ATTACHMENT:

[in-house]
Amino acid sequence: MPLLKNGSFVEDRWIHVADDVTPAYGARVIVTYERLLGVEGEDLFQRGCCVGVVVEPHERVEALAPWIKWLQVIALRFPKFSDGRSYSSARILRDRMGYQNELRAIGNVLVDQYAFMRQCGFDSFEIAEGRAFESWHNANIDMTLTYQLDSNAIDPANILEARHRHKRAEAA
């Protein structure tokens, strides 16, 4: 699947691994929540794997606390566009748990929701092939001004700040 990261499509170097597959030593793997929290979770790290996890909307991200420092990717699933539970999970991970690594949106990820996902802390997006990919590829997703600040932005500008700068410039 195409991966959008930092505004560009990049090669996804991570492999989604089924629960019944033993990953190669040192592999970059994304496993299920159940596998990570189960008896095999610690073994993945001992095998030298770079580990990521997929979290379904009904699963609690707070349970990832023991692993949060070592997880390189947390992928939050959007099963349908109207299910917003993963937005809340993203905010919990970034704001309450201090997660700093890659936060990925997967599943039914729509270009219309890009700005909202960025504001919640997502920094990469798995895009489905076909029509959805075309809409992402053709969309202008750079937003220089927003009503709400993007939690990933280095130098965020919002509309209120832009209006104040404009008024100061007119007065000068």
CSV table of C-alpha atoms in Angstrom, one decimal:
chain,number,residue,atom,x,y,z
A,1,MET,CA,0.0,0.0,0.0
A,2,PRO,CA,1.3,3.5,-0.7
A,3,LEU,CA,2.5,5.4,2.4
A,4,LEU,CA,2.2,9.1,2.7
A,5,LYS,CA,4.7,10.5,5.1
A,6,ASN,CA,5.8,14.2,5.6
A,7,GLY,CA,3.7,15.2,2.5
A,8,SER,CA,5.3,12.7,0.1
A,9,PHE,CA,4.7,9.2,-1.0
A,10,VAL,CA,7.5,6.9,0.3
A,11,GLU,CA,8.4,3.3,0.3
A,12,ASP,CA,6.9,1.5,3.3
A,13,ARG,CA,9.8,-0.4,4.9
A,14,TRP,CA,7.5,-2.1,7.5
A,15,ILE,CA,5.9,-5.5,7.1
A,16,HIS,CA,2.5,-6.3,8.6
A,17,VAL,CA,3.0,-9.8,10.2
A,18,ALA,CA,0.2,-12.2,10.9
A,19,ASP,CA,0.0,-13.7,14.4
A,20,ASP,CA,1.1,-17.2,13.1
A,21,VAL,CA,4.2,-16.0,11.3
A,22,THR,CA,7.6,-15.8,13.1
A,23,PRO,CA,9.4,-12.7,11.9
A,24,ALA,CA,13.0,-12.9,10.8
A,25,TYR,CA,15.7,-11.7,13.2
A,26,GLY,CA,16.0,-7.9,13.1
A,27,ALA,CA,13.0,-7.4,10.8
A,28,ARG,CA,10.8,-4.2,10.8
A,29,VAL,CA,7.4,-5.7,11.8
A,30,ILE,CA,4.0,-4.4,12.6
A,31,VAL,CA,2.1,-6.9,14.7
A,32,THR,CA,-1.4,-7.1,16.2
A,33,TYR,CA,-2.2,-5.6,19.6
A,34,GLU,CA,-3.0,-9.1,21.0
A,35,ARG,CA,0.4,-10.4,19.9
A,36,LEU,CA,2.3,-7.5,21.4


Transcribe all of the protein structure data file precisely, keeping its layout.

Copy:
[in-house]
Amino acid sequence: MPLLKNGSFVEDRWIHVADDVTPAYGARVIVTYERLLGVEGEDLFQRGCCVGVVVEPHERVEALAPWIKWLQVIALRFPKFSDGRSYSSARILRDRMGYQNELRAIGNVLVDQYAFMRQCGFDSFEIAEGRAFESWHNANIDMTLTYQLDSNAIDPANILEARHRHKRAEAA
């Protein structure tokens, strides 16, 4: 699947691994929540794997606390566009748990929701092939001004700040 990261499509170097597959030593793997929290979770790290996890909307991200420092990717699933539970999970991970690594949106990820996902802390997006990919590829997703600040932005500008700068410039 195409991966959008930092505004560009990049090669996804991570492999989604089924629960019944033993990953190669040192592999970059994304496993299920159940596998990570189960008896095999610690073994993945001992095998030298770079580990990521997929979290379904009904699963609690707070349970990832023991692993949060070592997880390189947390992928939050959007099963349908109207299910917003993963937005809340993203905010919990970034704001309450201090997660700093890659936060990925997967599943039914729509270009219309890009700005909202960025504001919640997502920094990469798995895009489905076909029509959805075309809409992402053709969309202008750079937003220089927003009503709400993007939690990933280095130098965020919002509309209120832009209006104040404009008024100061007119007065000068």
CSV table of C-alpha atoms in Angstrom, one decimal:
chain,number,residue,atom,x,y,z
A,1,MET,CA,0.0,0.0,0.0
A,2,PRO,CA,1.3,3.5,-0.7
A,3,LEU,CA,2.5,5.4,2.4
A,4,LEU,CA,2.2,9.1,2.7
A,5,LYS,CA,4.7,10.5,5.1
A,6,ASN,CA,5.8,14.2,5.6
A,7,GLY,CA,3.7,15.2,2.5
A,8,SER,CA,5.3,12.7,0.1
A,9,PHE,CA,4.7,9.2,-1.0
A,10,VAL,CA,7.5,6.9,0.3
A,11,GLU,CA,8.4,3.3,0.3
A,12,ASP,CA,6.9,1.5,3.3
A,13,ARG,CA,9.8,-0.4,4.9
A,14,TRP,CA,7.5,-2.1,7.5
A,15,ILE,CA,5.9,-5.5,7.1
A,16,HIS,CA,2.5,-6.3,8.6
A,17,VAL,CA,3.0,-9.8,10.2
A,18,ALA,CA,0.2,-12.2,10.9
A,19,ASP,CA,0.0,-13.7,14.4
A,20,ASP,CA,1.1,-17.2,13.1
A,21,VAL,CA,4.2,-16.0,11.3
A,22,THR,CA,7.6,-15.8,13.1
A,23,PRO,CA,9.4,-12.7,11.9
A,24,ALA,CA,13.0,-12.9,10.8
A,25,TYR,CA,15.7,-11.7,13.2
A,26,GLY,CA,16.0,-7.9,13.1
A,27,ALA,CA,13.0,-7.4,10.8
A,28,ARG,CA,10.8,-4.2,10.8
A,29,VAL,CA,7.4,-5.7,11.8
A,30,ILE,CA,4.0,-4.4,12.6
A,31,VAL,CA,2.1,-6.9,14.7
A,32,THR,CA,-1.4,-7.1,16.2
A,33,TYR,CA,-2.2,-5.6,19.6
A,34,GLU,CA,-3.0,-9.1,21.0
A,35,ARG,CA,0.4,-10.4,19.9
A,36,LEU,CA,2.3,-7.5,21.4